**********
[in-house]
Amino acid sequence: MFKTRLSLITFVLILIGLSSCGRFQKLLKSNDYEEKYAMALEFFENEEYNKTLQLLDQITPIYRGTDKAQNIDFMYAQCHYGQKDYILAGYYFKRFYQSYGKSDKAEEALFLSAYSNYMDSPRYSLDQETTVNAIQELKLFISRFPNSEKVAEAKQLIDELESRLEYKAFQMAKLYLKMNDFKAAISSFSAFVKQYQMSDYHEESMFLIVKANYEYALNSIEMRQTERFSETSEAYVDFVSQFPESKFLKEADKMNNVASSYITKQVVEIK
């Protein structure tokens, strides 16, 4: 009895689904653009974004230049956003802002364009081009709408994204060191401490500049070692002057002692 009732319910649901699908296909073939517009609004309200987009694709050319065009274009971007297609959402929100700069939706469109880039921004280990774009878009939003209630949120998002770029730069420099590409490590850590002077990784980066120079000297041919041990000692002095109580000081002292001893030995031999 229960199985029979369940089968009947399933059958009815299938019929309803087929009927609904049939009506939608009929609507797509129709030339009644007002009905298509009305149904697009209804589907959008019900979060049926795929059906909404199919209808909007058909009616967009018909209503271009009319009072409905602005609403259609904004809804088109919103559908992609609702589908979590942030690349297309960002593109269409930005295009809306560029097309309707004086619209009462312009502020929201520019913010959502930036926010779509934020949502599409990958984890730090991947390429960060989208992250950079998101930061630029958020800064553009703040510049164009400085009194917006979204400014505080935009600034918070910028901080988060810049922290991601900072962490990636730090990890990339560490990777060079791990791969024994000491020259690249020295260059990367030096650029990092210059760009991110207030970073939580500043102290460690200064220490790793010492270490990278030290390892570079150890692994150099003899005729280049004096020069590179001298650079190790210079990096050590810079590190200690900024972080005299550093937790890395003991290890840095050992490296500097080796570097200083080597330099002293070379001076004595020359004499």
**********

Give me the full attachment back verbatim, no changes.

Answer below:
[in-house]
Amino acid sequence: MFKTRLSLITFVLILIGLSSCGRFQKLLKSNDYEEKYAMALEFFENEEYNKTLQLLDQITPIYRGTDKAQNIDFMYAQCHYGQKDYILAGYYFKRFYQSYGKSDKAEEALFLSAYSNYMDSPRYSLDQETTVNAIQELKLFISRFPNSEKVAEAKQLIDELESRLEYKAFQMAKLYLKMNDFKAAISSFSAFVKQYQMSDYHEESMFLIVKANYEYALNSIEMRQTERFSETSEAYVDFVSQFPESKFLKEADKMNNVASSYITKQVVEIK
């Protein structure tokens, strides 16, 4: 009895689904653009974004230049956003802002364009081009709408994204060191401490500049070692002057002692 009732319910649901699908296909073939517009609004309200987009694709050319065009274009971007297609959402929100700069939706469109880039921004280990774009878009939003209630949120998002770029730069420099590409490590850590002077990784980066120079000297041919041990000692002095109580000081002292001893030995031999 229960199985029979369940089968009947399933059958009815299938019929309803087929009927609904049939009506939608009929609507797509129709030339009644007002009905298509009305149904697009209804589907959008019900979060049926795929059906909404199919209808909007058909009616967009018909209503271009009319009072409905602005609403259609904004809804088109919103559908992609609702589908979590942030690349297309960002593109269409930005295009809306560029097309309707004086619209009462312009502020929201520019913010959502930036926010779509934020949502599409990958984890730090991947390429960060989208992250950079998101930061630029958020800064553009703040510049164009400085009194917006979204400014505080935009600034918070910028901080988060810049922290991601900072962490990636730090990890990339560490990777060079791990791969024994000491020259690249020295260059990367030096650029990092210059760009991110207030970073939580500043102290460690200064220490790793010492270490990278030290390892570079150890692994150099003899005729280049004096020069590179001298650079190790210079990096050590810079590190200690900024972080005299550093937790890395003991290890840095050992490296500097080796570097200083080597330099002293070379001076004595020359004499």